Did you know EVs are cheaper to own and operate than gas-powered vehicles? The fuel-cost of driving an EV to go the same distance as a gas powered cousin on one gallon is called an eGallon. The average price for one eGallon in 2019 was $1.20 compared to $2.58 for a gallon of gasoline. In short, electricity is a lot cheaper than gas.
Electric motors do not require oil changes or maintenance on exhaust systems. As a result, the total cost of an EV is a lot lower. Up to %35 lower when maintenance and fuel costs are taken into account.
EV Chargers are everywhere. Have you ever wondered what a cross country road trip looks like in an EV? Tools like Google Maps or Zap-Map can help you optimize your trip. In short, no more range anxiety or wasted time!
Types of EV Chargers
There are three types of EV chargers our right now. Three and a half if you count the Tesla supercharger:
Level 1—Home Charging (~5 miles per hour of charging): Level 1 charging requires a grounded regular three-prong outlet. All EVs and most homes are already equipped to accommodate level 1 charging. It can add about 40 miles of range in an eight-hour charge.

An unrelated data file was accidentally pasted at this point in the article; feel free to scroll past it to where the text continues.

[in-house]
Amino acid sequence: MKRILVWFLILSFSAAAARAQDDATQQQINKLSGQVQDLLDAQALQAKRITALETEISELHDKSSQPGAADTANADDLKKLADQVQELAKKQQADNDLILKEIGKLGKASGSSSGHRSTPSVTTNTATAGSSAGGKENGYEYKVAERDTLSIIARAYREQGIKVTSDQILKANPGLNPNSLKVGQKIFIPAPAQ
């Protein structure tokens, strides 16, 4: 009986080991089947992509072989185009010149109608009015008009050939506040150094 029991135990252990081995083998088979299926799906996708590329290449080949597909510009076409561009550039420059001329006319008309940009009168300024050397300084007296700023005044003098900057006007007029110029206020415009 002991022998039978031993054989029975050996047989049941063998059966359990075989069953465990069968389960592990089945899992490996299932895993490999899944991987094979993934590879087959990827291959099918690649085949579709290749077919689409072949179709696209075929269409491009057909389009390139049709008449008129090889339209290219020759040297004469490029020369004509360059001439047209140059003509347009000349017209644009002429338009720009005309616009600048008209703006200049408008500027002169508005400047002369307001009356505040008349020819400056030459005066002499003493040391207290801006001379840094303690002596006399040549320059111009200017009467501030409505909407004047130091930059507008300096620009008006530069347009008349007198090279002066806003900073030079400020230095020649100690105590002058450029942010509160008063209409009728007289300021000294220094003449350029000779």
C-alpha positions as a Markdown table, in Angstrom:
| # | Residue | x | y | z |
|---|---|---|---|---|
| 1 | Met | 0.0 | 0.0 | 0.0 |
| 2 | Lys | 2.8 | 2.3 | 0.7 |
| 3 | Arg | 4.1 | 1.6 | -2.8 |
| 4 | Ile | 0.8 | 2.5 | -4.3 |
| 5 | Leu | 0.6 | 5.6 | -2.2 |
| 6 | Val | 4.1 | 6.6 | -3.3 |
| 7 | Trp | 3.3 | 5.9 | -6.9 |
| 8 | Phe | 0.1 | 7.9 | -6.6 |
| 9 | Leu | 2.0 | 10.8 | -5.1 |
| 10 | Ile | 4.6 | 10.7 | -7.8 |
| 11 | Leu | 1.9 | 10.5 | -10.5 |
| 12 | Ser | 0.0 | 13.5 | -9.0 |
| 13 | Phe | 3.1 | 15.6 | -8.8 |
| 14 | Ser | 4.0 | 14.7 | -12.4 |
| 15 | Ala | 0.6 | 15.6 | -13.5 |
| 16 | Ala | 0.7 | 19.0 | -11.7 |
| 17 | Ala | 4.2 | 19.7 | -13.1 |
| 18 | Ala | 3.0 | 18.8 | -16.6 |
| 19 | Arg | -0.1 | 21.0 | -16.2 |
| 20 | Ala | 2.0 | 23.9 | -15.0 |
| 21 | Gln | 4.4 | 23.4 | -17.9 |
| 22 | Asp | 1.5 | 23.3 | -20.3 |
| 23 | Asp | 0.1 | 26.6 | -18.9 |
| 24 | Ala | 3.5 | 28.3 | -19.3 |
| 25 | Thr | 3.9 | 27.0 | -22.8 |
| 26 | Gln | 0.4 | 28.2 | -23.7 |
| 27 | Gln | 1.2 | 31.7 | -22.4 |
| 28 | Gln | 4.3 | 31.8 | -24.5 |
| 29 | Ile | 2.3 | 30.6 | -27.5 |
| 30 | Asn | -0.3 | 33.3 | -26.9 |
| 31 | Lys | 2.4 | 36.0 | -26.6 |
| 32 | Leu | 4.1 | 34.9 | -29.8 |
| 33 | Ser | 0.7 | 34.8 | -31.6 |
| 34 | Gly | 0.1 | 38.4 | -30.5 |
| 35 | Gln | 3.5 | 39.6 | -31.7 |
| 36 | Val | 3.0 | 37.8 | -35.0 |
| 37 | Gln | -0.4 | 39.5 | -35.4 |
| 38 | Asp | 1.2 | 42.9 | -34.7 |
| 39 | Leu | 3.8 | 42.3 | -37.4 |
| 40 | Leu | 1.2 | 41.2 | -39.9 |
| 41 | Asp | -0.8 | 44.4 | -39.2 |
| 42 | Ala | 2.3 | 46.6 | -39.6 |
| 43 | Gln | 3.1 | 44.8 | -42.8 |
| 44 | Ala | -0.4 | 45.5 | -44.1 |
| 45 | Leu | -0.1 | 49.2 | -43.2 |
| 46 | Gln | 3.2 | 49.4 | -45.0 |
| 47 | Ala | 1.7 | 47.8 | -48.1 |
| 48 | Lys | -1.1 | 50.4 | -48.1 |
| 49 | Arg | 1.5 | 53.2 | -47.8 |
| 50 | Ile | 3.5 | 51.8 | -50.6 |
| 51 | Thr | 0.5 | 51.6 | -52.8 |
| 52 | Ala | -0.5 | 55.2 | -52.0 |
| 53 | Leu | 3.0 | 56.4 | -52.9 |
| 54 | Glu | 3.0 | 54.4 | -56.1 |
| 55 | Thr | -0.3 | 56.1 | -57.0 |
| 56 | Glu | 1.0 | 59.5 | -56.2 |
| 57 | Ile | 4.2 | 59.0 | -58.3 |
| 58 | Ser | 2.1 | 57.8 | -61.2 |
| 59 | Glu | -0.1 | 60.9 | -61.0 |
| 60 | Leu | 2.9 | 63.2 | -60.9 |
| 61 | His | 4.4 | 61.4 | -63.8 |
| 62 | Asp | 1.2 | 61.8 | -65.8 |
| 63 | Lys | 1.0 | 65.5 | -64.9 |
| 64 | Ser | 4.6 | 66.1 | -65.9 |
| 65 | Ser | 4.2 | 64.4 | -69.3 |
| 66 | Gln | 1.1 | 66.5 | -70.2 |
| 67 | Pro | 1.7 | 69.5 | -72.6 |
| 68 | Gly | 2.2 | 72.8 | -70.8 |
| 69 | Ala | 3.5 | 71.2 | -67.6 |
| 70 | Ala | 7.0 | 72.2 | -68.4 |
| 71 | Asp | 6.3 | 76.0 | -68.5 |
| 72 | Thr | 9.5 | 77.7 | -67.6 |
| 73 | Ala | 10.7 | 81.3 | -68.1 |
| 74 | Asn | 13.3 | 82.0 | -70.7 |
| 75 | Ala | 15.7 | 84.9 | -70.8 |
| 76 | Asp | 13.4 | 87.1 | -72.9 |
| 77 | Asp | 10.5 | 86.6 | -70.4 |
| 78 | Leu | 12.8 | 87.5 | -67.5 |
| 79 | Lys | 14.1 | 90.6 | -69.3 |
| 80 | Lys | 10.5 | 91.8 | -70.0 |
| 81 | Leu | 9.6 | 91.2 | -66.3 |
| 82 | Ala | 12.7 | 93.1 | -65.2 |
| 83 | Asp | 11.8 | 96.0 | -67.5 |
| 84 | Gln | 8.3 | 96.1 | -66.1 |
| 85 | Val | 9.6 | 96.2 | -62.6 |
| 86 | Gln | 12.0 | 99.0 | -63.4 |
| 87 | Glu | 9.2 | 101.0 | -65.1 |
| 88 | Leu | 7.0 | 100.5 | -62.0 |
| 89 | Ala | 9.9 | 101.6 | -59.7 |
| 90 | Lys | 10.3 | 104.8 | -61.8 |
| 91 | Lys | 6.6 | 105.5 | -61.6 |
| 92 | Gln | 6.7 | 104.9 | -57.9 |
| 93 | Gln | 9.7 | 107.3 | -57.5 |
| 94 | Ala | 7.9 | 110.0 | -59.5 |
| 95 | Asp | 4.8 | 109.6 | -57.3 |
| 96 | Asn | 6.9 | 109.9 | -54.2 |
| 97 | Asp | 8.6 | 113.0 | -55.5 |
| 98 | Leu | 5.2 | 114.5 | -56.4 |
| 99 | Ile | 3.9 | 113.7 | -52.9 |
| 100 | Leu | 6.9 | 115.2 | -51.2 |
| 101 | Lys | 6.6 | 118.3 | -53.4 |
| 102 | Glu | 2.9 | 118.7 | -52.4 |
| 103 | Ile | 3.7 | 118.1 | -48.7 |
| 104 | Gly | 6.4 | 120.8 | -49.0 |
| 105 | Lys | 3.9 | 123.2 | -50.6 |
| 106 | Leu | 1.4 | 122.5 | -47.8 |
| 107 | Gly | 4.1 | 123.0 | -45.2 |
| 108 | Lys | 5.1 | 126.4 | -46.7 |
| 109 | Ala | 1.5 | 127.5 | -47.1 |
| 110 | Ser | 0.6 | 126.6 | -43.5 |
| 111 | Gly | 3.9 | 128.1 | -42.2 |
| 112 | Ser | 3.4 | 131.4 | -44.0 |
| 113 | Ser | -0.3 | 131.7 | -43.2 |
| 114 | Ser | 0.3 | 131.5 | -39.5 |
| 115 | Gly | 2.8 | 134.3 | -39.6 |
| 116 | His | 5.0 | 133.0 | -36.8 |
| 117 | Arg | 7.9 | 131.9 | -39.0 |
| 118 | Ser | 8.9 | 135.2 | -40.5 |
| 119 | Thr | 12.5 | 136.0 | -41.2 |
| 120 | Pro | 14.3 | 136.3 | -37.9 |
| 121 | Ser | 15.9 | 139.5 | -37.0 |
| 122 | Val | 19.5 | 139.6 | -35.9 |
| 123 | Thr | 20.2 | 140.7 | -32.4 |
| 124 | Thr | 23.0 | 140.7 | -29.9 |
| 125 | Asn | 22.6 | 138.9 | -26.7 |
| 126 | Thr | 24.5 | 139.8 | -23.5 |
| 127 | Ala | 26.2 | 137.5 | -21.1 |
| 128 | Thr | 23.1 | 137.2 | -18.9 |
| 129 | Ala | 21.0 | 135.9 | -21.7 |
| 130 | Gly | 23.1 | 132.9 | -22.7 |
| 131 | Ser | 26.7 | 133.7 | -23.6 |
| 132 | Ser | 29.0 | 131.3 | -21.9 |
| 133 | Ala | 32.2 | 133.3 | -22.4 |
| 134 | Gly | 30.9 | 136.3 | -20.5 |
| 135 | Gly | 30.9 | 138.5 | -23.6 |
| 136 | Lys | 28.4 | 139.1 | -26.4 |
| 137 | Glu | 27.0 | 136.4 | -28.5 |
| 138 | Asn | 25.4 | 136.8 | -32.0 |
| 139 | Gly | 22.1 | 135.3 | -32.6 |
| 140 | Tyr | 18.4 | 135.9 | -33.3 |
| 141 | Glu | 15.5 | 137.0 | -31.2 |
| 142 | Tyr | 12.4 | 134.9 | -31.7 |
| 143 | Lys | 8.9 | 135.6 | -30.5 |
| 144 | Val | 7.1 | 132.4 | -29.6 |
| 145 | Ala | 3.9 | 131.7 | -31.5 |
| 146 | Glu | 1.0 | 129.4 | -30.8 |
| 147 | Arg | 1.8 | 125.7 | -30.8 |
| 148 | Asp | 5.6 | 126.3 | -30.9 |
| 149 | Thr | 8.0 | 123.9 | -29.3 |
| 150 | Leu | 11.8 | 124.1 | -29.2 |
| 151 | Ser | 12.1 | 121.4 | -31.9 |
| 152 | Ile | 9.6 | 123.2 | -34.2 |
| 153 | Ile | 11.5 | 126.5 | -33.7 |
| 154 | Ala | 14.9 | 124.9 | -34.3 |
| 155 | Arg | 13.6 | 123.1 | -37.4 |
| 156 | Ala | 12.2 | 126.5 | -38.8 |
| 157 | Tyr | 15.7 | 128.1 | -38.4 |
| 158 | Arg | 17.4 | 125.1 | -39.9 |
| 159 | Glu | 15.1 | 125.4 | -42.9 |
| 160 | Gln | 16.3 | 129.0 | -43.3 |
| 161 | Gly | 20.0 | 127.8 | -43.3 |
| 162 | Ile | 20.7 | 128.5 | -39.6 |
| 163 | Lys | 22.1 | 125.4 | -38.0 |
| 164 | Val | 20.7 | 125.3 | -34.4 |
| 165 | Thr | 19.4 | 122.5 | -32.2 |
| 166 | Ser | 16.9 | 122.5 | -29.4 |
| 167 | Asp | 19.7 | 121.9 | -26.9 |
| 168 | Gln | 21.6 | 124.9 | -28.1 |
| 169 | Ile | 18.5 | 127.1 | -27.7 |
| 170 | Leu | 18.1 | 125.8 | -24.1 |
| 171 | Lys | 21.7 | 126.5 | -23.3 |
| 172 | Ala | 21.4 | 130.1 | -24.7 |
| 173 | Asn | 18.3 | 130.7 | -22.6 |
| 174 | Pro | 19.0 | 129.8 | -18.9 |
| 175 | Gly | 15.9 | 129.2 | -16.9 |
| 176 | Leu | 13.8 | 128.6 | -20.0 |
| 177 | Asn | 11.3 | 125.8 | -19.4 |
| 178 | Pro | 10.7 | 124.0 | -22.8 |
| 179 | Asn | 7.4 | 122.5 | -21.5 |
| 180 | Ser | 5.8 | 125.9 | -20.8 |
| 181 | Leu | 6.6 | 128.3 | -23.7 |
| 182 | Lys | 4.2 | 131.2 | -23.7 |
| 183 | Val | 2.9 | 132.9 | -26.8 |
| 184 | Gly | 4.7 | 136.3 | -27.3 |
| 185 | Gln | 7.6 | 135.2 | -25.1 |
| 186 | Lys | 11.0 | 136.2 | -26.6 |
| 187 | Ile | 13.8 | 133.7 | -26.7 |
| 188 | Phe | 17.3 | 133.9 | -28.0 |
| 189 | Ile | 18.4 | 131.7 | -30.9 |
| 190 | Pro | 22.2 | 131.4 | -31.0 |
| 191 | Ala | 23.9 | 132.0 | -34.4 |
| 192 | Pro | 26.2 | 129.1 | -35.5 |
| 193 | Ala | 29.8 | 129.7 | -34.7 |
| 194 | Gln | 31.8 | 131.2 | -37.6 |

Level 2—Home and Public Charging (~22 miles per hour of charging): Level 2 charging requires a 240V circuit, like the circuit used to power an electric clothes dryer. These are the most common chargers and are found in a growing number of public places. One hundred and eighty miles can typically be added during an eight-hour charge. Level 2 chargers accommodate all EVs except Teslas which require an adapter that comes with the vehicle.
DC Fast Charging—Public Charging (100 – 180 miles per hour of charging): DC fast charging will add 50 to 90 miles in 30 minutes, depending on the station and vehicle. Level 2 charging stations are compatible with most EVs thanks to adapters.
Tesla has their own proprietary rapid charging station. The technology is similar to the DC fast charging station. It will charge a Tesla at a rate of 170 miles per half-hour of charging.